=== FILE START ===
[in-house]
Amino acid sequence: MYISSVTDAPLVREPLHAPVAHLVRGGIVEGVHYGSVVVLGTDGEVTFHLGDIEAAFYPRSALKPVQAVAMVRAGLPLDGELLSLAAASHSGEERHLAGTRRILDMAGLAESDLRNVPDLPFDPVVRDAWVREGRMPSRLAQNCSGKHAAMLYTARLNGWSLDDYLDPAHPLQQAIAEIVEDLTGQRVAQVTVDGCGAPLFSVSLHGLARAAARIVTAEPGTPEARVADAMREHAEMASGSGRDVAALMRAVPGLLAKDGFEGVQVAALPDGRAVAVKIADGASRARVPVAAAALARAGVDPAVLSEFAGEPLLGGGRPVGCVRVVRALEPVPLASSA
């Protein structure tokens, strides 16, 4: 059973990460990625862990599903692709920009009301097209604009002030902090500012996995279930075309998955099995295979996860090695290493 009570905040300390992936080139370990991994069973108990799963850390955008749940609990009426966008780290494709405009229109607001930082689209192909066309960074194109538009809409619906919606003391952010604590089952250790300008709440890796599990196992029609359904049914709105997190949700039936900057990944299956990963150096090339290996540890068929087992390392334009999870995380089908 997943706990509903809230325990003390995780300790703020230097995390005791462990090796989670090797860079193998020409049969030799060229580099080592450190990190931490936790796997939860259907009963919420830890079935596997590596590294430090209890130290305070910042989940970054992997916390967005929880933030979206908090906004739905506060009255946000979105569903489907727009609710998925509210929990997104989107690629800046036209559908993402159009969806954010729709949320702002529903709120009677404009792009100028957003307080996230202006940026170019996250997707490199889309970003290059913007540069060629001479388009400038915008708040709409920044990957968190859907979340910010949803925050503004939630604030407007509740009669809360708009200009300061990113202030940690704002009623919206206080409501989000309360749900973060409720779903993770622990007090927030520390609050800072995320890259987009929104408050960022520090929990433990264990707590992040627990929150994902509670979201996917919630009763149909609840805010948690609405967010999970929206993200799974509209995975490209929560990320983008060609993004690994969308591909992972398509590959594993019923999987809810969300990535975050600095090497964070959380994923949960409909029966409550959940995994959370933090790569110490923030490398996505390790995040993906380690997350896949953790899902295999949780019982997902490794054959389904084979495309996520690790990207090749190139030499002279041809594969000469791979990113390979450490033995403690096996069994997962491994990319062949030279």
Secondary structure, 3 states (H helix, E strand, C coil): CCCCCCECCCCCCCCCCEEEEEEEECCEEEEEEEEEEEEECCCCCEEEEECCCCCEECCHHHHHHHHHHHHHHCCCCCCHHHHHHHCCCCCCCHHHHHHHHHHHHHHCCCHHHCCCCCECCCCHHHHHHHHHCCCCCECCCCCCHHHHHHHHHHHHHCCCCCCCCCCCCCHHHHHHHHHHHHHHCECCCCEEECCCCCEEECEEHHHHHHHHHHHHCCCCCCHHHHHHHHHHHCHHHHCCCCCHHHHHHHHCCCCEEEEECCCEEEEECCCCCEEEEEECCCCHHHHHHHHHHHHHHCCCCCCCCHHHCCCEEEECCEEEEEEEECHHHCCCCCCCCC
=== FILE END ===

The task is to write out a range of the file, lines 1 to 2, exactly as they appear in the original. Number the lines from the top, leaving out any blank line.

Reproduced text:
[in-house]
Amino acid sequence: MYISSVTDAPLVREPLHAPVAHLVRGGIVEGVHYGSVVVLGTDGEVTFHLGDIEAAFYPRSALKPVQAVAMVRAGLPLDGELLSLAAASHSGEERHLAGTRRILDMAGLAESDLRNVPDLPFDPVVRDAWVREGRMPSRLAQNCSGKHAAMLYTARLNGWSLDDYLDPAHPLQQAIAEIVEDLTGQRVAQVTVDGCGAPLFSVSLHGLARAAARIVTAEPGTPEARVADAMREHAEMASGSGRDVAALMRAVPGLLAKDGFEGVQVAALPDGRAVAVKIADGASRARVPVAAAALARAGVDPAVLSEFAGEPLLGGGRPVGCVRVVRALEPVPLASSA